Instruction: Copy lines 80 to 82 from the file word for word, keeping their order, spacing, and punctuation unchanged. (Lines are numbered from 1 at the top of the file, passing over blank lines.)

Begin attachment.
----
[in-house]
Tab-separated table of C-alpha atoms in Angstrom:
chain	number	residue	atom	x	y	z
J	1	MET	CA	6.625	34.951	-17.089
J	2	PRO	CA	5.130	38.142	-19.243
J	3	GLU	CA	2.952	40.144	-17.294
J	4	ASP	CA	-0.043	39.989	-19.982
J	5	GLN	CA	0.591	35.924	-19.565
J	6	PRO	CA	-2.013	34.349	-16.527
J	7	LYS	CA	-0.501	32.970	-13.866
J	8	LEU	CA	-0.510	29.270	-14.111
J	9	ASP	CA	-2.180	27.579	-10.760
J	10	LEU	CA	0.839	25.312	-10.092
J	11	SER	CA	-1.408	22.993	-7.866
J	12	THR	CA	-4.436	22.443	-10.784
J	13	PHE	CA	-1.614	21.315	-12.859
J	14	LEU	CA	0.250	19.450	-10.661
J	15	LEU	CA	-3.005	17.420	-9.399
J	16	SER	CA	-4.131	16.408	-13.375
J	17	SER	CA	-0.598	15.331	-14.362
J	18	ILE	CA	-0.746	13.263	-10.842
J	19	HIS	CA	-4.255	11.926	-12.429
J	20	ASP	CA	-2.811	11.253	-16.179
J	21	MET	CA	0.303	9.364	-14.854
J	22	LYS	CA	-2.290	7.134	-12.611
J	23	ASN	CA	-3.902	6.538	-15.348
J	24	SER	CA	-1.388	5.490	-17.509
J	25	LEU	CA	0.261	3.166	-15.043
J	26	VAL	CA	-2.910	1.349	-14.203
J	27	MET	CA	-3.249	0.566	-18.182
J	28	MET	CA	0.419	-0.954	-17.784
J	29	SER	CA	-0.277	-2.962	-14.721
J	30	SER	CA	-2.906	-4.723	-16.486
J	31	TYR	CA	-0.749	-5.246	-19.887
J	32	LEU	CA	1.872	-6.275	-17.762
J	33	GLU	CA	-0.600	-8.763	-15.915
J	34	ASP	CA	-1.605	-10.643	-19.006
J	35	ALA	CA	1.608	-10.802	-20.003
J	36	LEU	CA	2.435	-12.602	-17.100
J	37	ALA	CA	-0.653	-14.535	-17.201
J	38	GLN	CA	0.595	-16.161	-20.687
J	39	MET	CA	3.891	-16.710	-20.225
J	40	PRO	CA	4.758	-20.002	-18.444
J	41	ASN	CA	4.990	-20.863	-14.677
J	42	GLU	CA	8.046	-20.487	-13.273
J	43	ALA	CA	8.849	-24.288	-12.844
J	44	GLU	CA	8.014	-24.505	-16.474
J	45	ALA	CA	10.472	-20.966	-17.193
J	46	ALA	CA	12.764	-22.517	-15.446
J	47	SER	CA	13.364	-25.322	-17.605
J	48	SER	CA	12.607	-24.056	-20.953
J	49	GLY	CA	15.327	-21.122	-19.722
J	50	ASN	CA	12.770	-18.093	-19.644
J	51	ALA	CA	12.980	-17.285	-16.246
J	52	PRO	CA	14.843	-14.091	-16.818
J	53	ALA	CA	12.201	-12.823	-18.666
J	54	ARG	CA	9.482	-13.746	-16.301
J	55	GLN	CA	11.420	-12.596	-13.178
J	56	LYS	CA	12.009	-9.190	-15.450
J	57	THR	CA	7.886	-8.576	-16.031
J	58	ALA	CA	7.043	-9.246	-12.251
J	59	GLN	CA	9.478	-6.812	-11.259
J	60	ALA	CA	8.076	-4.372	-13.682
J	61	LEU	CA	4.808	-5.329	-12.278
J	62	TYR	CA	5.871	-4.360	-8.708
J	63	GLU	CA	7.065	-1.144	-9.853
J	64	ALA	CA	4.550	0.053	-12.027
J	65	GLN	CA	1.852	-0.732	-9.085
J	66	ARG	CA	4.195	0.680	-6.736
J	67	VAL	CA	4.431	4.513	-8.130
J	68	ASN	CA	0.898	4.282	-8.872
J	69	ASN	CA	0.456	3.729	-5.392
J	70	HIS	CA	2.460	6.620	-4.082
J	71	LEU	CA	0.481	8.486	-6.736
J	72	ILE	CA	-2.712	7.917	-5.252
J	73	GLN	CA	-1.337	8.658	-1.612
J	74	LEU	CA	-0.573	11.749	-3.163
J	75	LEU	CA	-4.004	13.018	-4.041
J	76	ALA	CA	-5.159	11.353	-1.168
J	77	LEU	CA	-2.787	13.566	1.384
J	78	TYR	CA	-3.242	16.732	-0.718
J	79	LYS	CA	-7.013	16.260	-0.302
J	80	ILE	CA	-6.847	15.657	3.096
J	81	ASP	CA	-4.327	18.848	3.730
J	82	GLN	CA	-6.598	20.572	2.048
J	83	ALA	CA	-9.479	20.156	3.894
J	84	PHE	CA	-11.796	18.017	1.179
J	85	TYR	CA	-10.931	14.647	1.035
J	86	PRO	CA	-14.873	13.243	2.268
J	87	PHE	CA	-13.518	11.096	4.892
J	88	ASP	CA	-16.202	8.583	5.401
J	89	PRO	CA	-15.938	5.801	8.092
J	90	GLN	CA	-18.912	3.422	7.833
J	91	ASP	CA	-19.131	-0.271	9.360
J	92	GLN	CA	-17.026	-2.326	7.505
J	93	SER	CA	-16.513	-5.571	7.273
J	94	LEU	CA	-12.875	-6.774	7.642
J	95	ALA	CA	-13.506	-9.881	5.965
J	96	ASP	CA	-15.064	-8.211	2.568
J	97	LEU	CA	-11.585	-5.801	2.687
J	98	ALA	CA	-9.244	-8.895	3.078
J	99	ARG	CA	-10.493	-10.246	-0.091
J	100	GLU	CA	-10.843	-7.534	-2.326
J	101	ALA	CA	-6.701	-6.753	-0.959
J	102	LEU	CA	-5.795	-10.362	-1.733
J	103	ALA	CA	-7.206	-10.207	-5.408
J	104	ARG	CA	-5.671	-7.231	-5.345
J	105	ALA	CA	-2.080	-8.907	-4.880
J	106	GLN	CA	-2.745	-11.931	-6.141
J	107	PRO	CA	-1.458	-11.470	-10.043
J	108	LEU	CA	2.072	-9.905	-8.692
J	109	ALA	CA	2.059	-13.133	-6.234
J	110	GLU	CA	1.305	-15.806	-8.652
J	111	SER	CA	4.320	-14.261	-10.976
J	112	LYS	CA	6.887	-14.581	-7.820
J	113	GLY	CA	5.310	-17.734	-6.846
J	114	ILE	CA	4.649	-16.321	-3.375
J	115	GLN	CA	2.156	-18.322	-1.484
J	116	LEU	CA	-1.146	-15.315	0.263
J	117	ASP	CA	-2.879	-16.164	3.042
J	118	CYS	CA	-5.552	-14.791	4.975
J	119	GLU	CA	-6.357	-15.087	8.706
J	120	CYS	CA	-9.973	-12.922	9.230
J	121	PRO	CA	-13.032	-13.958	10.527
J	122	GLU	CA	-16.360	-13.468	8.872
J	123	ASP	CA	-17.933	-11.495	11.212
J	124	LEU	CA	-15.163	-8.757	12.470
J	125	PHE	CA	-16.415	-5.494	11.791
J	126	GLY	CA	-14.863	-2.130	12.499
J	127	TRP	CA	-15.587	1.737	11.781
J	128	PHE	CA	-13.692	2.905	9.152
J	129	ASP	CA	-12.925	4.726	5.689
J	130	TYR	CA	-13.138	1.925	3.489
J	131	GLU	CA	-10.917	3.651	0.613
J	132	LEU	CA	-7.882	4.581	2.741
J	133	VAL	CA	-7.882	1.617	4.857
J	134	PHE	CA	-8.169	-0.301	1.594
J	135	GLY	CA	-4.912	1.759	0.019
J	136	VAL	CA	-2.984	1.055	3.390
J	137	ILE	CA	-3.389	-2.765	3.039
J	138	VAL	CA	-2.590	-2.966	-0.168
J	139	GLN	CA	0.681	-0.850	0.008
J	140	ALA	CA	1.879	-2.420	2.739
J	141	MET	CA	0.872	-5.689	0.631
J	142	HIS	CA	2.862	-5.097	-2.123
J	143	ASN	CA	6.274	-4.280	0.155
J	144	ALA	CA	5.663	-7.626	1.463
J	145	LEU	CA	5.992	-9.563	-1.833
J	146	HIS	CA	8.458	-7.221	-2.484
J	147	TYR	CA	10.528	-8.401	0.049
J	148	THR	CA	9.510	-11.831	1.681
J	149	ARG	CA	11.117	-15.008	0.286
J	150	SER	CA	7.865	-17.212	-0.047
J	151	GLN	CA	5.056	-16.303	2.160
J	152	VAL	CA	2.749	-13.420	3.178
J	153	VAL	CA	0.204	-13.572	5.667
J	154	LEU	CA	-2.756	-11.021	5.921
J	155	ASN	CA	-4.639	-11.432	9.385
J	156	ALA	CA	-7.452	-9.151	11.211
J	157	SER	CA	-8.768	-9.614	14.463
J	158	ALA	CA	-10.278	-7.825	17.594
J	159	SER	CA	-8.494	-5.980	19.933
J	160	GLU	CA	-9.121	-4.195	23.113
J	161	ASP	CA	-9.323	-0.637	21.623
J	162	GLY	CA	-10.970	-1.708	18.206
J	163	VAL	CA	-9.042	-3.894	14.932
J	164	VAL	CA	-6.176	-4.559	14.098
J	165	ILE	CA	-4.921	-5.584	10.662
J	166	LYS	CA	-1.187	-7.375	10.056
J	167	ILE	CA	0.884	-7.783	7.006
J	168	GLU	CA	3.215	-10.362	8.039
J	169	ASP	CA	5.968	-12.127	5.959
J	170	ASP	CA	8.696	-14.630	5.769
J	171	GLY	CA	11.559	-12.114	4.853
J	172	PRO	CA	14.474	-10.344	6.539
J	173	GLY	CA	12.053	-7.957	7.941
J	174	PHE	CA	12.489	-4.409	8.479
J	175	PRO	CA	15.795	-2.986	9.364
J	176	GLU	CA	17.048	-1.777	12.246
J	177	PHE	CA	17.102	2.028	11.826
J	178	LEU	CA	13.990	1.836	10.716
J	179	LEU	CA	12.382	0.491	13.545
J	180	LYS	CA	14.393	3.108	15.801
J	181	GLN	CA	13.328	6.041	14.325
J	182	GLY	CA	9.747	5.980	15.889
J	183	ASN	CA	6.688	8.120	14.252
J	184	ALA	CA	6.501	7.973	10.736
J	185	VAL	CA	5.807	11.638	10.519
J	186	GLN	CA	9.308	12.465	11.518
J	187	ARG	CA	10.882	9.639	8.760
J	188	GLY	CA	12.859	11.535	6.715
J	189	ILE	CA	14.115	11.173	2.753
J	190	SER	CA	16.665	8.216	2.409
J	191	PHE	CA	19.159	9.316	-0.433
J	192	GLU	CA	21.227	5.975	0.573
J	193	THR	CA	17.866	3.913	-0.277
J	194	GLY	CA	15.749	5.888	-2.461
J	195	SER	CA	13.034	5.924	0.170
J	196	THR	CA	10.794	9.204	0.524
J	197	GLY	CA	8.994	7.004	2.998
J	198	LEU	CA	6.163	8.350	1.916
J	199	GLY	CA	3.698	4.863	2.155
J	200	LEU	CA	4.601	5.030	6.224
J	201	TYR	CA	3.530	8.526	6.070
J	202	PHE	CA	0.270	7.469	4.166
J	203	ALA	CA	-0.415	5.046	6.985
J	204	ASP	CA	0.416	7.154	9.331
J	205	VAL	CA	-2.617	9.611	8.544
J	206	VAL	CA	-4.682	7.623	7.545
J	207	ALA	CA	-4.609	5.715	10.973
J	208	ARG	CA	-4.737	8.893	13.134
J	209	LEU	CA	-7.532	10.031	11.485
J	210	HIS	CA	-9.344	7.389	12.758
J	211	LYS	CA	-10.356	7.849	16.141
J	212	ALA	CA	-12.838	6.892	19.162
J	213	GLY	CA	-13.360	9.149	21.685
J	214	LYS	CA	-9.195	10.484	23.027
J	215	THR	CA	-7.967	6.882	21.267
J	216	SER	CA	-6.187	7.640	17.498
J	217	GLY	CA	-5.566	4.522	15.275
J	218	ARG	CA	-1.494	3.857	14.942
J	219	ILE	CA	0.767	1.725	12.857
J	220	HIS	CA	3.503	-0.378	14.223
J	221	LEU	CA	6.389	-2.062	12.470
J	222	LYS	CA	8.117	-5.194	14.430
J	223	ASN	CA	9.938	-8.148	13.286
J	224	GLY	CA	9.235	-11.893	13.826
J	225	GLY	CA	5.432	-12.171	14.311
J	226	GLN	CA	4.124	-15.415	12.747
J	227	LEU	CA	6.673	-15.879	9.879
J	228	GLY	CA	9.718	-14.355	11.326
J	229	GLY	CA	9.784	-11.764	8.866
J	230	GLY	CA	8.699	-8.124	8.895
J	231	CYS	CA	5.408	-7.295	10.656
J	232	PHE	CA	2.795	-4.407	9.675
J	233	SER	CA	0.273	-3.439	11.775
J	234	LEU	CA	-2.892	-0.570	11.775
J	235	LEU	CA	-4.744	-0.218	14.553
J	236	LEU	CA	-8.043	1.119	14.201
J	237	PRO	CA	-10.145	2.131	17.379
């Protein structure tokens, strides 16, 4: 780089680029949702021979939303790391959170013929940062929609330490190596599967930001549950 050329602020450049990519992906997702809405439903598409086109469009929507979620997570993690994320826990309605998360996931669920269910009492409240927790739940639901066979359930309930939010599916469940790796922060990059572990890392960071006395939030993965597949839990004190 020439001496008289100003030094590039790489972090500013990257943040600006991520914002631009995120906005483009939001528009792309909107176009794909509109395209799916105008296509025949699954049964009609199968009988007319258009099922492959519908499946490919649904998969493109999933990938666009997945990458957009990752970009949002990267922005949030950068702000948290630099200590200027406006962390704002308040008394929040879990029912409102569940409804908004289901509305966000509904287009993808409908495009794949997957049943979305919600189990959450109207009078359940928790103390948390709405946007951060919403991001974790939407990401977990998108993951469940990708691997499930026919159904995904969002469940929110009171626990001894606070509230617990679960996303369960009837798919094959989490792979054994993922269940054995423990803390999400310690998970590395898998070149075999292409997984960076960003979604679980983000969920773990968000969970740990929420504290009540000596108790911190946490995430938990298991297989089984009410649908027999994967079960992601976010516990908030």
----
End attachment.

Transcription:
J	77	LEU	CA	-2.787	13.566	1.384
J	78	TYR	CA	-3.242	16.732	-0.718
J	79	LYS	CA	-7.013	16.260	-0.302